The incidence of ankle sprain was 0.5 per 1000 playing hours (95% CI 0.3 to 0.6) in the intervention group and 0.9 per 1000 playing hours (95% CI 0.6 to 1.2) in the control group. With an RD of 0.4 per 1000 playing hours (95% CI 0.1 to 0.7), the ankle injury incidence in the intervention group was significantly lower than in the control group. A subgroup analysis for players with a history of ankle sprains also showed a significant difference in incidence of ankle sprain in favour of the intervention group (RD  =  0.5; 95% CI 0.1 to 0.9). No difference was observed for players without a history of ankle sprain (RD  =  0.2; 95% CI −0.3 to 0.7).

Healthcare use and absenteeism from work

Table 3 shows the use and subsequent costs of healthcare resources and absenteeism from work for the 39 diary completers. In the intervention group, 14 of the 17 completers (73%) reported having had costs due to their ankle injury; in the control group 17 of the 22 completers (77%) reported costs.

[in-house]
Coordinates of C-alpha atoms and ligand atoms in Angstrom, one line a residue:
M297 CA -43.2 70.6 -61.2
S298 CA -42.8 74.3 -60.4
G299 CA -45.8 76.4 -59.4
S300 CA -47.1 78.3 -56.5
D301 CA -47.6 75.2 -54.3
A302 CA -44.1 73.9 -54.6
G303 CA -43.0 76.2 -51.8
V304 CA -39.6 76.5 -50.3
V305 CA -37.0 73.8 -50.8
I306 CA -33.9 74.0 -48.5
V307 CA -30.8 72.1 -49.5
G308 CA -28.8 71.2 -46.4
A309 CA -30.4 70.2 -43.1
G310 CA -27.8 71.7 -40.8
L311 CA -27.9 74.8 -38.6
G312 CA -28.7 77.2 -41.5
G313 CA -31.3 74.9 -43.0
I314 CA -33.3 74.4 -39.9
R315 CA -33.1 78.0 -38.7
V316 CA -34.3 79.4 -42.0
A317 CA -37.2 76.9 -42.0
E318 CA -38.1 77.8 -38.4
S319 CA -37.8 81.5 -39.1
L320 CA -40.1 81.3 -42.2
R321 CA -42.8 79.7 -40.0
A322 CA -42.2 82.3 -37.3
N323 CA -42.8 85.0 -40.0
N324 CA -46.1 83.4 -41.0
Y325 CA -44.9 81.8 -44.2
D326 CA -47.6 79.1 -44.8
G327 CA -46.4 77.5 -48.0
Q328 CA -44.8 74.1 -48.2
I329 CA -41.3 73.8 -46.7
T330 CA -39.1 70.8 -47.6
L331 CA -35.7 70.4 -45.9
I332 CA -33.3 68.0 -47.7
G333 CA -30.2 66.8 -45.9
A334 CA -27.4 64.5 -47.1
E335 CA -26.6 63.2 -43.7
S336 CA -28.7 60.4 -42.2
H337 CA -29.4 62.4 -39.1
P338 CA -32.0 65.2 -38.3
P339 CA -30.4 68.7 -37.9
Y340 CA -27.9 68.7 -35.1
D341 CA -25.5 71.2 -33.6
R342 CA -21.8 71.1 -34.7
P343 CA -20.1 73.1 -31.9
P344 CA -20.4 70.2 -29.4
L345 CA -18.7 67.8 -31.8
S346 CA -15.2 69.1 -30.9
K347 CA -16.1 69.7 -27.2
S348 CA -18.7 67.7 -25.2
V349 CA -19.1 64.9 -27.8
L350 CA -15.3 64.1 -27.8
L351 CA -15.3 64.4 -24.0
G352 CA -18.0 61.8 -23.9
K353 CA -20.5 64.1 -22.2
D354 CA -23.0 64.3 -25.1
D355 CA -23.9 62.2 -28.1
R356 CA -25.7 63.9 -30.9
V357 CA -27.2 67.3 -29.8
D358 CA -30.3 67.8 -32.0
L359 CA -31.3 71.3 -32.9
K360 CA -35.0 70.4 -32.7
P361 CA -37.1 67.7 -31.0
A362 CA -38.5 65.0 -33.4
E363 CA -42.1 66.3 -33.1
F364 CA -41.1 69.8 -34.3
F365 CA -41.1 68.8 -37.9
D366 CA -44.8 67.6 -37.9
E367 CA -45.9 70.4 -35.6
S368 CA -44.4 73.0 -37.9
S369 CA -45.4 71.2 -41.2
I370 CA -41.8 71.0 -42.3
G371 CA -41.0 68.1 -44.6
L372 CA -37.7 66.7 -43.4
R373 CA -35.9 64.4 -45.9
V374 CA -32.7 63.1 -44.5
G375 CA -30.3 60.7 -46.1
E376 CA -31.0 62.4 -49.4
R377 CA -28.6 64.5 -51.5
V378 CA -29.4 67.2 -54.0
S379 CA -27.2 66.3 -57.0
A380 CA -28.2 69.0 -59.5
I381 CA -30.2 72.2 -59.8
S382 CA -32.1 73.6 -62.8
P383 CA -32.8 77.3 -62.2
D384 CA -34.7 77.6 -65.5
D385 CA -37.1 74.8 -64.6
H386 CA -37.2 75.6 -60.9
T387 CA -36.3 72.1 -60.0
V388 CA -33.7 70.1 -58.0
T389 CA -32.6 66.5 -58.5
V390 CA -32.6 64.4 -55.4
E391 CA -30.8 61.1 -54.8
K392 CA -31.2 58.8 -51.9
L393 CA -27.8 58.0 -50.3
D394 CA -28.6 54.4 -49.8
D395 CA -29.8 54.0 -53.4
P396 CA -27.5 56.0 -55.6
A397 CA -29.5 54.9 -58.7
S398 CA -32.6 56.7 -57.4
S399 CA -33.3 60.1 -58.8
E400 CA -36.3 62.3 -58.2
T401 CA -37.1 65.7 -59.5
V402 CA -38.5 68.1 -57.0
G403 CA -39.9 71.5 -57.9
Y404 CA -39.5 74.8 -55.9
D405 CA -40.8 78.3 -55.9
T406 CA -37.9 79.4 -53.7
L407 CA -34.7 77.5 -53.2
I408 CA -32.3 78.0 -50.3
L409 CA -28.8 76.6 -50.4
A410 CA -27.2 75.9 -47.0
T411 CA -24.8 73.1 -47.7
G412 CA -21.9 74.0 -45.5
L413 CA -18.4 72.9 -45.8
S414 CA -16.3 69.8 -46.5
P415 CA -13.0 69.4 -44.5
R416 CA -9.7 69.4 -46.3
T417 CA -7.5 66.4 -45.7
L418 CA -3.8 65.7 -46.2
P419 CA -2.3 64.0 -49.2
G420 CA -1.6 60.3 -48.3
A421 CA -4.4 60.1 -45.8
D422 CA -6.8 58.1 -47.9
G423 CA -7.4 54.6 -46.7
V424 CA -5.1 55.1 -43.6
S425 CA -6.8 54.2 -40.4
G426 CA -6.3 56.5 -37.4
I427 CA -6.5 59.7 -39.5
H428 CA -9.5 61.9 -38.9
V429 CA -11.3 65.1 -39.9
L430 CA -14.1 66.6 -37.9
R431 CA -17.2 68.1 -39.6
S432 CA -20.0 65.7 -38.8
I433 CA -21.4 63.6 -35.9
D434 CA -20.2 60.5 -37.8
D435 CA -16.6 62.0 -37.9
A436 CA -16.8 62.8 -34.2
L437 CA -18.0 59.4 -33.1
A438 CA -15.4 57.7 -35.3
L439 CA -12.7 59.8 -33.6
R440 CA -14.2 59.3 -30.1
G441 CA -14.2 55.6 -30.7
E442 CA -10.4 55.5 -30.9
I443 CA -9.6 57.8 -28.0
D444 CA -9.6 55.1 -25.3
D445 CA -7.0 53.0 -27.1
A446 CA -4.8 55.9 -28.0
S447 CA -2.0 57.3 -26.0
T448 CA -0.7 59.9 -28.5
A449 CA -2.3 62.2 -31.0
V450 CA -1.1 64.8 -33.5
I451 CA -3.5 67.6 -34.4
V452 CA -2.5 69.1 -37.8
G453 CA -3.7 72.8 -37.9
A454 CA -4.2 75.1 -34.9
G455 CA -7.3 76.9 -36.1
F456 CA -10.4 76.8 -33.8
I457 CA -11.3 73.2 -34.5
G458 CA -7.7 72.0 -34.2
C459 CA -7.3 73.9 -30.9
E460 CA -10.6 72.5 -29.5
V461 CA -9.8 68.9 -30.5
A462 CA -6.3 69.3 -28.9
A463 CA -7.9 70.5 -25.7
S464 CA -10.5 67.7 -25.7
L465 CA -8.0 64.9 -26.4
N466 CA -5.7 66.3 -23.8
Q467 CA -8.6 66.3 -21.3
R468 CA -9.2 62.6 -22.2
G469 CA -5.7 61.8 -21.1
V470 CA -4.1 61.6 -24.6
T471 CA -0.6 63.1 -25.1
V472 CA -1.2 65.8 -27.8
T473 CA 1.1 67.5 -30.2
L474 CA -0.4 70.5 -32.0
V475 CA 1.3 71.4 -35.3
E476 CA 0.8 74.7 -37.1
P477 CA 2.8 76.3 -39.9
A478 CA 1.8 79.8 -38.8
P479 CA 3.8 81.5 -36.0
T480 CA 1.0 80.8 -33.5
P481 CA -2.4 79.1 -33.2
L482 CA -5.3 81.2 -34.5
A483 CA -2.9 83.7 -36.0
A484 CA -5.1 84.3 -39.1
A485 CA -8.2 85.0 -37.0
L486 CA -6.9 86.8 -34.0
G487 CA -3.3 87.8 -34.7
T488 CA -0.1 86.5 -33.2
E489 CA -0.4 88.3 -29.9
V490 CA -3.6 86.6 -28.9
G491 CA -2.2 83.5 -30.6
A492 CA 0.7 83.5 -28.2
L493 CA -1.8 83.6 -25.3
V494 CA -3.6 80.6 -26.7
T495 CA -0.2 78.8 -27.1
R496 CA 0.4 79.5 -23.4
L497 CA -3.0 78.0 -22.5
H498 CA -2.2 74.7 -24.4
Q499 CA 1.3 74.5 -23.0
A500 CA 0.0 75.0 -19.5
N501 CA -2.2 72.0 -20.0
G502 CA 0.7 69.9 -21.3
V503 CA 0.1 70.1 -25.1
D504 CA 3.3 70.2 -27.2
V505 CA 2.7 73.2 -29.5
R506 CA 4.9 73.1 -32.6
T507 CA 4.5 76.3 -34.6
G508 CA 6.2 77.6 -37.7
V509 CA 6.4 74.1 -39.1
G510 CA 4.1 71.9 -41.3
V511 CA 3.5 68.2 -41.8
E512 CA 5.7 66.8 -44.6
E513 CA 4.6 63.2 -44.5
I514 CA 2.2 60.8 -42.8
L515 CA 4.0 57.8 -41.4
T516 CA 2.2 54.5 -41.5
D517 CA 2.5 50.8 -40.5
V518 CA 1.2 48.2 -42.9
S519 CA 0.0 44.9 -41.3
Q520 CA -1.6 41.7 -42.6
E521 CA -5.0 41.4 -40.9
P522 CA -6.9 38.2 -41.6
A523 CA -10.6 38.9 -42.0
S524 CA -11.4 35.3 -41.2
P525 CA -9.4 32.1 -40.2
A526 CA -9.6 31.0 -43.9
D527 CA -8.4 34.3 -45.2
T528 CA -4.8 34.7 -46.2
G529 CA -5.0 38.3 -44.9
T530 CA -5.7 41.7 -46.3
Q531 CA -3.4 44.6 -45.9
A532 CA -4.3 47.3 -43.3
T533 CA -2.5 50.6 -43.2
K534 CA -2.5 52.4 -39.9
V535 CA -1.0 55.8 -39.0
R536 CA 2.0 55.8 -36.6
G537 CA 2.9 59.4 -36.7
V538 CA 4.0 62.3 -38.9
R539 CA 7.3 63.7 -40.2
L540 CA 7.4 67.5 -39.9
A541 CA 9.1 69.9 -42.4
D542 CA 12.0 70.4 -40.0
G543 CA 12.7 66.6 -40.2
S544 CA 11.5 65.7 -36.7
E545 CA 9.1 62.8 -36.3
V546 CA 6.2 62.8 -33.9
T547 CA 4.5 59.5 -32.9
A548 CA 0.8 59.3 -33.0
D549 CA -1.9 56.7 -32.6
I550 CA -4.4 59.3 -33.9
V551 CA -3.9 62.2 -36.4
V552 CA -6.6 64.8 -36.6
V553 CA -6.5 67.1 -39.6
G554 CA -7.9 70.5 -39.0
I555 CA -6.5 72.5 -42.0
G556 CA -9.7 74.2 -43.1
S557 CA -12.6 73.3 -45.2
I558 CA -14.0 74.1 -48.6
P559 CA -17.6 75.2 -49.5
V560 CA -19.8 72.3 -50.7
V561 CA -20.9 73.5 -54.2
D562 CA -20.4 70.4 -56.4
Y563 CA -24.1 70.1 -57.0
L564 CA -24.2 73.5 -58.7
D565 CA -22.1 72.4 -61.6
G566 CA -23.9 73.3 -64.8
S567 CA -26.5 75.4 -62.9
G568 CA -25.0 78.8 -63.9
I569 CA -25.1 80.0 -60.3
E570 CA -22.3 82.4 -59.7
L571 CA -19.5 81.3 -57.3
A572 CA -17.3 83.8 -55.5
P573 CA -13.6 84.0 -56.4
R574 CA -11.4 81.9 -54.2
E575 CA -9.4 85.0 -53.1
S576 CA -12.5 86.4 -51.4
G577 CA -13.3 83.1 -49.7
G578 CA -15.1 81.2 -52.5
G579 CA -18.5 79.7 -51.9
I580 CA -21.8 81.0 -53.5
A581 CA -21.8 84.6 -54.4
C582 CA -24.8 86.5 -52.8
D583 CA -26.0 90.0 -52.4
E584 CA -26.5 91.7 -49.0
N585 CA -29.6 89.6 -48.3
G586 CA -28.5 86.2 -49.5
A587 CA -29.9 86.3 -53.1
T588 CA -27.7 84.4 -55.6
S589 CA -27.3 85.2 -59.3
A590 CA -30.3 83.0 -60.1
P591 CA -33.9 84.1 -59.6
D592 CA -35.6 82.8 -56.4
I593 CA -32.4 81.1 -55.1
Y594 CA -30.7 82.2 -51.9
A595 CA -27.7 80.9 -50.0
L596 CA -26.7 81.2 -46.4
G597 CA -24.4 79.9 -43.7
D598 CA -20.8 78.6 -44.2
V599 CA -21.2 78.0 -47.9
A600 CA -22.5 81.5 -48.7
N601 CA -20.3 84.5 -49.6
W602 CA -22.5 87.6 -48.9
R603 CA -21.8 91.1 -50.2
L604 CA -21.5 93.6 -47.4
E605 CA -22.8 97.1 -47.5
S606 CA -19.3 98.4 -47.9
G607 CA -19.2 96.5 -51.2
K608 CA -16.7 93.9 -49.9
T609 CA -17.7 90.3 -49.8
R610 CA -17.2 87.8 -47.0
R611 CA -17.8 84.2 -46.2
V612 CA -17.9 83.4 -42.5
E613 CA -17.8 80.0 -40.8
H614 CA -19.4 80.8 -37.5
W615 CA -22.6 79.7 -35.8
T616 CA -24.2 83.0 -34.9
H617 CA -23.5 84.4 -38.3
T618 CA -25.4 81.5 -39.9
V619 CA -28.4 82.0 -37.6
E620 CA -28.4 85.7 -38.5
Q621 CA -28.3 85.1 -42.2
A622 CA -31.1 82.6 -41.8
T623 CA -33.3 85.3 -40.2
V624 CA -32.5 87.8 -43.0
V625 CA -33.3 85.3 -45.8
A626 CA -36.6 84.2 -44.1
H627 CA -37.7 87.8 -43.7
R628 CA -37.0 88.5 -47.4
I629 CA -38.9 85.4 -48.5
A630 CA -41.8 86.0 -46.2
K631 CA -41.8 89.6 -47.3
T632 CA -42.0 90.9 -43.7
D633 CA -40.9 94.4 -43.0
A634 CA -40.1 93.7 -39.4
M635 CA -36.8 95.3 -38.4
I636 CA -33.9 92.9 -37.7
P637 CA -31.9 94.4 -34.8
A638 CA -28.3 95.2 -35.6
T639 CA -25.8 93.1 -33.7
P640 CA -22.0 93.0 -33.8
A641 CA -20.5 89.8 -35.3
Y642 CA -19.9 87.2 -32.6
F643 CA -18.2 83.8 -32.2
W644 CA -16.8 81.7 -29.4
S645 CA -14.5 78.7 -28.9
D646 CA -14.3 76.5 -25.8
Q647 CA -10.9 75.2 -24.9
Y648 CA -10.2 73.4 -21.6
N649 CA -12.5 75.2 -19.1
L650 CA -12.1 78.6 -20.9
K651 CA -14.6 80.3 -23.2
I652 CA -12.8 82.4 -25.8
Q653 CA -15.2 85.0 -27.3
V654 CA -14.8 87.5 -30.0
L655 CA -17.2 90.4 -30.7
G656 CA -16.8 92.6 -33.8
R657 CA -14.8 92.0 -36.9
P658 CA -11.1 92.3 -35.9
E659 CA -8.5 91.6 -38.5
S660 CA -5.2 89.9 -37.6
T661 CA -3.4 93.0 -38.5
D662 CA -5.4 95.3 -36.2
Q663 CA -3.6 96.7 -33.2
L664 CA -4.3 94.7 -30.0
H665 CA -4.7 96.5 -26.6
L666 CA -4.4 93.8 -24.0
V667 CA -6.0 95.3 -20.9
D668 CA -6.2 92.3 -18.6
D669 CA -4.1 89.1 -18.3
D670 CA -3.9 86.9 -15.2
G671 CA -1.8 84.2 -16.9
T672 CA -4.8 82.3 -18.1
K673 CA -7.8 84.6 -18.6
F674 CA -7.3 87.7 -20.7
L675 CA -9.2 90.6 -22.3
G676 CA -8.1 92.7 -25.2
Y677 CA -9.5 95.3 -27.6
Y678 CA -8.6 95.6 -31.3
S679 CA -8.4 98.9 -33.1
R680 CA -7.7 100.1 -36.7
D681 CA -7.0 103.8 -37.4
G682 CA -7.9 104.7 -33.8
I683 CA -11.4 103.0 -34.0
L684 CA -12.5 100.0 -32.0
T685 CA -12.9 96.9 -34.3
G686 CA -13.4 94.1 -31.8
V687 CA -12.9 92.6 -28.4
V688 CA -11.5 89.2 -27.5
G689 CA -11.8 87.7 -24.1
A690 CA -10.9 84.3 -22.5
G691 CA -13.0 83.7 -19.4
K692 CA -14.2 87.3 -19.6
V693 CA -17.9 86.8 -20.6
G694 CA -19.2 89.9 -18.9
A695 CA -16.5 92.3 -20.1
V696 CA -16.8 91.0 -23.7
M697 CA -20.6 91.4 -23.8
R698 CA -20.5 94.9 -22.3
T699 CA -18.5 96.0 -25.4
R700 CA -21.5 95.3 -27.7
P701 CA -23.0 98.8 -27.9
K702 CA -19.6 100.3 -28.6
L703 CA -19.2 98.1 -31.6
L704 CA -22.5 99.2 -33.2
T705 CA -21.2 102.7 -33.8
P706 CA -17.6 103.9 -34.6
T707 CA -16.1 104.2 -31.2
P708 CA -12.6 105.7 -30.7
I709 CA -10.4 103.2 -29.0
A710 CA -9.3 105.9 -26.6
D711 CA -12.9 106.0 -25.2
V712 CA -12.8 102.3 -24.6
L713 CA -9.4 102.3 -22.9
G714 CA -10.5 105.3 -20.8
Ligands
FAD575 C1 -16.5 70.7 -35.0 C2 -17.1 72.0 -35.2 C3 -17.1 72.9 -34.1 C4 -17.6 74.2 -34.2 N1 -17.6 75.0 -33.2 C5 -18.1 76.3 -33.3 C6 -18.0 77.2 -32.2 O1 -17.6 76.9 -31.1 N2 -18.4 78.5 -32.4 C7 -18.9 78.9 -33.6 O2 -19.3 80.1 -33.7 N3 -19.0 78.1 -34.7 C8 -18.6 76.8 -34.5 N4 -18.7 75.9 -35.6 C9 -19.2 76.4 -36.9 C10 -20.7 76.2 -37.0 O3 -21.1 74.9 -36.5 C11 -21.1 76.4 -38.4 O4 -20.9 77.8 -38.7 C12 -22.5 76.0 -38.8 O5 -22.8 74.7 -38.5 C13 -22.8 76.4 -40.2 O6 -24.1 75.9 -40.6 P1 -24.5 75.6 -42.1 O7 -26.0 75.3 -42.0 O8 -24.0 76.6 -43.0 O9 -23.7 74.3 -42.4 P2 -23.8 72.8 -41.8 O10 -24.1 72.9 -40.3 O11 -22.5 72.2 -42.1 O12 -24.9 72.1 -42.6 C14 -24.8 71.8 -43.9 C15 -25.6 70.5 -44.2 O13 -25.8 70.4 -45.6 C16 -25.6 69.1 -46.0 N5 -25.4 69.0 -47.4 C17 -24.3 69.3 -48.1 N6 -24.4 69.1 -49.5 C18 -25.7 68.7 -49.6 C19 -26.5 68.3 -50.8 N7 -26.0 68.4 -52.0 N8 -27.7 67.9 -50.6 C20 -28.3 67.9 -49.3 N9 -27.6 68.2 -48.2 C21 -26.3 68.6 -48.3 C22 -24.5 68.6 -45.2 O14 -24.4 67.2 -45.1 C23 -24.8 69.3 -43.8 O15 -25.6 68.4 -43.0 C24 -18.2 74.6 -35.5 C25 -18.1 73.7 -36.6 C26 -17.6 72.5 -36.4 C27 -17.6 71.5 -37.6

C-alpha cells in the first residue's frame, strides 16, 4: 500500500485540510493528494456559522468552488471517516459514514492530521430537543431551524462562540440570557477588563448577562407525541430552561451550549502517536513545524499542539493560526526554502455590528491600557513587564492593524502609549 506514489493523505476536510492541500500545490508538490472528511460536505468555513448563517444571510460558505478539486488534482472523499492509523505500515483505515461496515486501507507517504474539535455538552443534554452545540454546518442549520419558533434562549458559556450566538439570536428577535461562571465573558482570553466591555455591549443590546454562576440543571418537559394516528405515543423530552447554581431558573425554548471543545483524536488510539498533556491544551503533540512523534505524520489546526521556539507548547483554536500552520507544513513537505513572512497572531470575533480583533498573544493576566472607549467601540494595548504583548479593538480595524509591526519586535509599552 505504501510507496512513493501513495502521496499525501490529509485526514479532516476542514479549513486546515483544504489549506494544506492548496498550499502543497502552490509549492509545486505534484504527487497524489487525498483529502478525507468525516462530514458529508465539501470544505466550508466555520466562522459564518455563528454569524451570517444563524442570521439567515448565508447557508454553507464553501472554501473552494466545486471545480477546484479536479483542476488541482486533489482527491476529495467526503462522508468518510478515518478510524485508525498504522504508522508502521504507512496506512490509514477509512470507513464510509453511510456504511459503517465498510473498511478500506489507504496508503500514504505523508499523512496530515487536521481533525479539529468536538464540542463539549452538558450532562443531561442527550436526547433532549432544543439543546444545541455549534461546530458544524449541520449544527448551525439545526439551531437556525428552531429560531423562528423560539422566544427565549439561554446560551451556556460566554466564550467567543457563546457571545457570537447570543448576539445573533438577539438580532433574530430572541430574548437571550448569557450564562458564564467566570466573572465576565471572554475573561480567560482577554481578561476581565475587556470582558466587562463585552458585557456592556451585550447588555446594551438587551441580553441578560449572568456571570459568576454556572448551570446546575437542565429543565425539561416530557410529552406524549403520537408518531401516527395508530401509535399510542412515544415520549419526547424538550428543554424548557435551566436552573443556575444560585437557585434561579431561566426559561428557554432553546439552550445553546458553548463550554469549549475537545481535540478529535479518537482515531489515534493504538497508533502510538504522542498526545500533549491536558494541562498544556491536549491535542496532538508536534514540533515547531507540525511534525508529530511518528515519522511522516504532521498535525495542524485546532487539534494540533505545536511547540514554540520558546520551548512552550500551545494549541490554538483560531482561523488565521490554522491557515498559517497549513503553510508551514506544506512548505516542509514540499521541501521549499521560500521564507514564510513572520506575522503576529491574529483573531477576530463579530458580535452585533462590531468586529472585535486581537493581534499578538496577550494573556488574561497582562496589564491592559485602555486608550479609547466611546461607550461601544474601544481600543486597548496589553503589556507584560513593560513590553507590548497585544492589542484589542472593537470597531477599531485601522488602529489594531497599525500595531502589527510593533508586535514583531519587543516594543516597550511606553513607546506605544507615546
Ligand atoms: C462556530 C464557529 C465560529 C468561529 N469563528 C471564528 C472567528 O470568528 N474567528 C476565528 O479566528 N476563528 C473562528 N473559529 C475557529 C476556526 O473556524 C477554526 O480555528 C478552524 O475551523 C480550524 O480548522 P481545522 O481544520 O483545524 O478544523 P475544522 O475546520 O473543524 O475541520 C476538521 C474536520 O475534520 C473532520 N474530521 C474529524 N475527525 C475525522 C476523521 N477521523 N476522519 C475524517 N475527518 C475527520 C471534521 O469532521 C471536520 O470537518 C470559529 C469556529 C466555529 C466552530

Table 3

 Absolute numbers and accumulated costs (€) per category of use of healthcare resources and absenteeism from work, and total costs (€) per group. Data are based on information derived from completed cost diaries only

In the intervention group, four (24%) completers reported a total of seven visits to a medical specialist, whereas one (5%) visit to a medical specialist was reported in the control group. For the other healthcare cost categories, the percentage of completers in each group who reported healthcare use did not differ, and observed differences in costs are due to differences between individual completers in quantity of healthcare use.

Although in both groups 35% of the completers visited a hospital, no admission because of the injury was reported. Absenteeism from paid work was reported by eight (47%) and 10 (45%) of the completers in the intervention group and control group respectively. Absenteeism from unpaid work was reported by nine (53%) completers in the intervention group and by 10 (45%) completers in the control group.